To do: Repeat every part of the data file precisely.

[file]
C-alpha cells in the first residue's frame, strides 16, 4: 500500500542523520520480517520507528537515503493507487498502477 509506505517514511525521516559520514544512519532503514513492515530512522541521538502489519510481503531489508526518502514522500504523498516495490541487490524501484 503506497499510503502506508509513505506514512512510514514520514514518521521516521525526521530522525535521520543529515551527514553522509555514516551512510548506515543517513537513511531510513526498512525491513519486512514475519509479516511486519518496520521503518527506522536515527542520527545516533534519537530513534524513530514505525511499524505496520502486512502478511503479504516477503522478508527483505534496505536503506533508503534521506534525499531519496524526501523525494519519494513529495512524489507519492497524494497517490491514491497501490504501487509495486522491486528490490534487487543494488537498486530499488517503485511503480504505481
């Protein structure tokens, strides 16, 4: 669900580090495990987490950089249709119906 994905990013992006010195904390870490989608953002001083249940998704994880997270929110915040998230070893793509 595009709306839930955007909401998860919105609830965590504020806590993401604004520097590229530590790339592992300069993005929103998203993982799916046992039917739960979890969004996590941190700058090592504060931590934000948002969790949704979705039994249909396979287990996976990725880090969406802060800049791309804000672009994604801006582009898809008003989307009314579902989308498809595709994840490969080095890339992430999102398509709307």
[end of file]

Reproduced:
C-alpha cells in the first residue's frame, strides 16, 4: 500500500542523520520480517520507528537515503493507487498502477 509506505517514511525521516559520514544512519532503514513492515530512522541521538502489519510481503531489508526518502514522500504523498516495490541487490524501484 503506497499510503502506508509513505506514512512510514514520514514518521521516521525526521530522525535521520543529515551527514553522509555514516551512510548506515543517513537513511531510513526498512525491513519486512514475519509479516511486519518496520521503518527506522536515527542520527545516533534519537530513534524513530514505525511499524505496520502486512502478511503479504516477503522478508527483505534496505536503506533508503534521506534525499531519496524526501523525494519519494513529495512524489507519492497524494497517490491514491497501490504501487509495486522491486528490490534487487543494488537498486530499488517503485511503480504505481
């Protein structure tokens, strides 16, 4: 669900580090495990987490950089249709119906 994905990013992006010195904390870490989608953002001083249940998704994880997270929110915040998230070893793509 595009709306839930955007909401998860919105609830965590504020806590993401604004520097590229530590790339592992300069993005929103998203993982799916046992039917739960979890969004996590941190700058090592504060931590934000948002969790949704979705039994249909396979287990996976990725880090969406802060800049791309804000672009994604801006582009898809008003989307009314579902989308498809595709994840490969080095890339992430999102398509709307």